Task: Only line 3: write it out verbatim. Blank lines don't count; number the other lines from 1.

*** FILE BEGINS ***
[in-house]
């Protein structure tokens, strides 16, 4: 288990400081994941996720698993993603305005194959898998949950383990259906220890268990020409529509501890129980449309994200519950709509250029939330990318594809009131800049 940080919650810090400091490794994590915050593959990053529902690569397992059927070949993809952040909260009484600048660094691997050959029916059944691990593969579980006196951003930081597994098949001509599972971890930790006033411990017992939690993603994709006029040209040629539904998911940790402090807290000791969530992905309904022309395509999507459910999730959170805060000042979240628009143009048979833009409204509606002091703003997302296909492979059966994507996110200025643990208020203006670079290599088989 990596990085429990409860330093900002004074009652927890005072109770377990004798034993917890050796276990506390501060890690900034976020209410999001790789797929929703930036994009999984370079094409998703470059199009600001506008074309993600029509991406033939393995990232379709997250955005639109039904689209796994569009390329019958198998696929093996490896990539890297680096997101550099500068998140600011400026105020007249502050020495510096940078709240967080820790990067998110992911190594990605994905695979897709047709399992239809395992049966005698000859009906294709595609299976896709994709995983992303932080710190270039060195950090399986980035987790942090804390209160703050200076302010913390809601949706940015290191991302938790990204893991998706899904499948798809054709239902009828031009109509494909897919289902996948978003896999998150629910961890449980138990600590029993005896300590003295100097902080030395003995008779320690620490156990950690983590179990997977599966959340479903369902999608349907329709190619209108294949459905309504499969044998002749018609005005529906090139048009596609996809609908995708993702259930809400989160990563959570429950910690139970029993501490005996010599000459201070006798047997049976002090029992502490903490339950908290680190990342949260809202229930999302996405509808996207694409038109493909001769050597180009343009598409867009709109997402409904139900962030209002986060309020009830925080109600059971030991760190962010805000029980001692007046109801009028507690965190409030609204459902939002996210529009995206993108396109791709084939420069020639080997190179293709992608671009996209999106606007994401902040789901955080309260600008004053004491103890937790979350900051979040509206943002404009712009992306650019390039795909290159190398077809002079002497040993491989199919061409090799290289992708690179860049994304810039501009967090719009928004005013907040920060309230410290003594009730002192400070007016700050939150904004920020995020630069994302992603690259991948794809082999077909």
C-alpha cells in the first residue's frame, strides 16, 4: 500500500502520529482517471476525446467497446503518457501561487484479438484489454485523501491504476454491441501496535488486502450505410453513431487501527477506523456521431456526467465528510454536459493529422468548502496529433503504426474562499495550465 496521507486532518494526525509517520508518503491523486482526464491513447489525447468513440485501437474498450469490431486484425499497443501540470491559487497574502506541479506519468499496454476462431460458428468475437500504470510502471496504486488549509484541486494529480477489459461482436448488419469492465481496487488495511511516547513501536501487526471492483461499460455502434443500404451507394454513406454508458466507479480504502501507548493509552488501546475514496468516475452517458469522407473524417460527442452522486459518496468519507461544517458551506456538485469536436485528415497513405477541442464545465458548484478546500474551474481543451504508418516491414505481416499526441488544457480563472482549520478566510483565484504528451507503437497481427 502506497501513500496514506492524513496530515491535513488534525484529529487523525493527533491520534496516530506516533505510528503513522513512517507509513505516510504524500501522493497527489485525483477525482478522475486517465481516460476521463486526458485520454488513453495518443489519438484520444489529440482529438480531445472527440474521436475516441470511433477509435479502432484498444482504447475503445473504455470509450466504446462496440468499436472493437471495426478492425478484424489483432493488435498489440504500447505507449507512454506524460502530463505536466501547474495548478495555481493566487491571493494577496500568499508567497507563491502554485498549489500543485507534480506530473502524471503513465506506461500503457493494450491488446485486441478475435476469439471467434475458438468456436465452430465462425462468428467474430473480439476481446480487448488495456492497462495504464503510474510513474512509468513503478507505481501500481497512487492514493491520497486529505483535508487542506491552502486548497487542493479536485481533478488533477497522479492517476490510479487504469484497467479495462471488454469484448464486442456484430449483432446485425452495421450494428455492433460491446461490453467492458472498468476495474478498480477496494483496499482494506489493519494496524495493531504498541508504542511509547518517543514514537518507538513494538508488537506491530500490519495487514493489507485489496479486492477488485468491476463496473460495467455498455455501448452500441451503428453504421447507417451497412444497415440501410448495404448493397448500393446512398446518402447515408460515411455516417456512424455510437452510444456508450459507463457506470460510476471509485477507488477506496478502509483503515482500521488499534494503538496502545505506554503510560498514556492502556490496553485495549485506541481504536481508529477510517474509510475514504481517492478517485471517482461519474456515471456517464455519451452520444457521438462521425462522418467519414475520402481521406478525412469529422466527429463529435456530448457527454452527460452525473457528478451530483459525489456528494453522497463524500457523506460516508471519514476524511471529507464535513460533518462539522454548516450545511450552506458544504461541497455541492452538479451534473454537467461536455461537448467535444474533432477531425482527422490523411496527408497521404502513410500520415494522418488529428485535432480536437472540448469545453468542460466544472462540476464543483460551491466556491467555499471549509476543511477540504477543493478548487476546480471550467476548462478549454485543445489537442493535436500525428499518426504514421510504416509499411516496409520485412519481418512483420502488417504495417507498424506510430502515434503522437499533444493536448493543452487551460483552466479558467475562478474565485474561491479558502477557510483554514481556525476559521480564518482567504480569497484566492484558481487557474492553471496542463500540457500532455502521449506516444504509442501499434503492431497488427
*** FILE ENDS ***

C-alpha cells in the first residue's frame, strides 16, 4: 500500500502520529482517471476525446467497446503518457501561487484479438484489454485523501491504476454491441501496535488486502450505410453513431487501527477506523456521431456526467465528510454536459493529422468548502496529433503504426474562499495550465 496521507486532518494526525509517520508518503491523486482526464491513447489525447468513440485501437474498450469490431486484425499497443501540470491559487497574502506541479506519468499496454476462431460458428468475437500504470510502471496504486488549509484541486494529480477489459461482436448488419469492465481496487488495511511516547513501536501487526471492483461499460455502434443500404451507394454513406454508458466507479480504502501507548493509552488501546475514496468516475452517458469522407473524417460527442452522486459518496468519507461544517458551506456538485469536436485528415497513405477541442464545465458548484478546500474551474481543451504508418516491414505481416499526441488544457480563472482549520478566510483565484504528451507503437497481427 502506497501513500496514506492524513496530515491535513488534525484529529487523525493527533491520534496516530506516533505510528503513522513512517507509513505516510504524500501522493497527489485525483477525482478522475486517465481516460476521463486526458485520454488513453495518443489519438484520444489529440482529438480531445472527440474521436475516441470511433477509435479502432484498444482504447475503445473504455470509450466504446462496440468499436472493437471495426478492425478484424489483432493488435498489440504500447505507449507512454506524460502530463505536466501547474495548478495555481493566487491571493494577496500568499508567497507563491502554485498549489500543485507534480506530473502524471503513465506506461500503457493494450491488446485486441478475435476469439471467434475458438468456436465452430465462425462468428467474430473480439476481446480487448488495456492497462495504464503510474510513474512509468513503478507505481501500481497512487492514493491520497486529505483535508487542506491552502486548497487542493479536485481533478488533477497522479492517476490510479487504469484497467479495462471488454469484448464486442456484430449483432446485425452495421450494428455492433460491446461490453467492458472498468476495474478498480477496494483496499482494506489493519494496524495493531504498541508504542511509547518517543514514537518507538513494538508488537506491530500490519495487514493489507485489496479486492477488485468491476463496473460495467455498455455501448452500441451503428453504421447507417451497412444497415440501410448495404448493397448500393446512398446518402447515408460515411455516417456512424455510437452510444456508450459507463457506470460510476471509485477507488477506496478502509483503515482500521488499534494503538496502545505506554503510560498514556492502556490496553485495549485506541481504536481508529477510517474509510475514504481517492478517485471517482461519474456515471456517464455519451452520444457521438462521425462522418467519414475520402481521406478525412469529422466527429463529435456530448457527454452527460452525473457528478451530483459525489456528494453522497463524500457523506460516508471519514476524511471529507464535513460533518462539522454548516450545511450552506458544504461541497455541492452538479451534473454537467461536455461537448467535444474533432477531425482527422490523411496527408497521404502513410500520415494522418488529428485535432480536437472540448469545453468542460466544472462540476464543483460551491466556491467555499471549509476543511477540504477543493478548487476546480471550467476548462478549454485543445489537442493535436500525428499518426504514421510504416509499411516496409520485412519481418512483420502488417504495417507498424506510430502515434503522437499533444493536448493543452487551460483552466479558467475562478474565485474561491479558502477557510483554514481556525476559521480564518482567504480569497484566492484558481487557474492553471496542463500540457500532455502521449506516444504509442501499434503492431497488427